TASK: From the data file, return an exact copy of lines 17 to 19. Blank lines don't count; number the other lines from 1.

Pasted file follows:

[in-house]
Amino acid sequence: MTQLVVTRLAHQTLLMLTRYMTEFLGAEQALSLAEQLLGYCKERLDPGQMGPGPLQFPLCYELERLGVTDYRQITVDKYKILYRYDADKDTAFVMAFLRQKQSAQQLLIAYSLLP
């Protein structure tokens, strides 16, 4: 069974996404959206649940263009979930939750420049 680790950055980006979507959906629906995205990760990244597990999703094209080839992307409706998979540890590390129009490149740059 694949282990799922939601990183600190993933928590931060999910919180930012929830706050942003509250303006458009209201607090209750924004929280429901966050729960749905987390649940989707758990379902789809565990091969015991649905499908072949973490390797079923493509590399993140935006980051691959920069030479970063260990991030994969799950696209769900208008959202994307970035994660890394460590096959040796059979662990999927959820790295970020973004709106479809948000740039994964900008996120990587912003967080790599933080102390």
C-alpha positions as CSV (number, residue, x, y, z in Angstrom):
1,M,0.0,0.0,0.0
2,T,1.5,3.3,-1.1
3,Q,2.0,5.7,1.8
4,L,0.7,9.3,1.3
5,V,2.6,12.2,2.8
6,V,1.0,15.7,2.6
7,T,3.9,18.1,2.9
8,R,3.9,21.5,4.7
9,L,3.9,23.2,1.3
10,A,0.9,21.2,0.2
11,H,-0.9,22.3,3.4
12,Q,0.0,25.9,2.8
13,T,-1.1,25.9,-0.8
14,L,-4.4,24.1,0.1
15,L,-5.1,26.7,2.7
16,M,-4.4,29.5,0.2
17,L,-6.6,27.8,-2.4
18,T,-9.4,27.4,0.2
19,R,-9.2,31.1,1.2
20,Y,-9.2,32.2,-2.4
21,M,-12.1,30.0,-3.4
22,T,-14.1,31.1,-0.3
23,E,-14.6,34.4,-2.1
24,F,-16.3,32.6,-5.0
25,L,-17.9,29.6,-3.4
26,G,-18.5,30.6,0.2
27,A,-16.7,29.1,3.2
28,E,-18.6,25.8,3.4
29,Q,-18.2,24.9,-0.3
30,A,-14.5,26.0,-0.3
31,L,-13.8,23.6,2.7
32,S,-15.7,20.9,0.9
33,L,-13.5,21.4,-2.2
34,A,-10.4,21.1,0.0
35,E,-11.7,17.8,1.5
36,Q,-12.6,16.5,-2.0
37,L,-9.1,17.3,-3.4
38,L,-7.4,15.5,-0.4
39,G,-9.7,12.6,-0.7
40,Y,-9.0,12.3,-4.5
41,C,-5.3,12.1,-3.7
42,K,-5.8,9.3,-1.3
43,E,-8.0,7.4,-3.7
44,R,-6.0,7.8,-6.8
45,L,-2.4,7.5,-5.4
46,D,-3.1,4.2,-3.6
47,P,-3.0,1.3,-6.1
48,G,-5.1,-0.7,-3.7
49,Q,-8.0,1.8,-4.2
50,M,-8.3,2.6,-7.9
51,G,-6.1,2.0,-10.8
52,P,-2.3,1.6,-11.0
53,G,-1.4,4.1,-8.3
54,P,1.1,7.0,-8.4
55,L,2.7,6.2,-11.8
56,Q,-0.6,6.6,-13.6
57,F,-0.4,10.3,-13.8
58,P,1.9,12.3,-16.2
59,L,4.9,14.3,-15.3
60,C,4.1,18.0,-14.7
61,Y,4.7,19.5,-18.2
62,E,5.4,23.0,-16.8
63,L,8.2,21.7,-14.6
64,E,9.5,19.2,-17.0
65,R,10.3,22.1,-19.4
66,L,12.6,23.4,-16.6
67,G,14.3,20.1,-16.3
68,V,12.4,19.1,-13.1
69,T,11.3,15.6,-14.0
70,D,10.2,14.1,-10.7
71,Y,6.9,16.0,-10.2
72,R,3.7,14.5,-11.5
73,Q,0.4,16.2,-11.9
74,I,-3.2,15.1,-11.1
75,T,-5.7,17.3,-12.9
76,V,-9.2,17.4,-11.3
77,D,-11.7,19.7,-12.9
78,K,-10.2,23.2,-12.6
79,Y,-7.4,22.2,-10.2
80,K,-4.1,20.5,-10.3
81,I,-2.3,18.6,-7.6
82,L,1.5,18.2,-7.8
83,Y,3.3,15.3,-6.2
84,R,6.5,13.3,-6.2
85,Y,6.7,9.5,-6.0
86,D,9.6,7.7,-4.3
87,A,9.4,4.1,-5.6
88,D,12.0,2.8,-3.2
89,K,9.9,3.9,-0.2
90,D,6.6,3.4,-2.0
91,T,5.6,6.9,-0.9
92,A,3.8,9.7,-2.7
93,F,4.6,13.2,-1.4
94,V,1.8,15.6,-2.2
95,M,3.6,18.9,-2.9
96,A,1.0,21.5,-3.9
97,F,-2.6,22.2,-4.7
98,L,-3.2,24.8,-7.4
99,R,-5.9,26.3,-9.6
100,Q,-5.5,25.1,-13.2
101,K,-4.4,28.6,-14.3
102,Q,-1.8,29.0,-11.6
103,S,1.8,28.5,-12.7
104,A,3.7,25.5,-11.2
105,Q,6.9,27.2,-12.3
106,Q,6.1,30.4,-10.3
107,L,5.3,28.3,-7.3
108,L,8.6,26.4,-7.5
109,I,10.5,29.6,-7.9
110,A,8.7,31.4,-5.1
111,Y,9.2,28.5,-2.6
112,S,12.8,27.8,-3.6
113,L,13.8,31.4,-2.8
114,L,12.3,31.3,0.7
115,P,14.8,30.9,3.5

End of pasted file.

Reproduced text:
13,T,-1.1,25.9,-0.8
14,L,-4.4,24.1,0.1
15,L,-5.1,26.7,2.7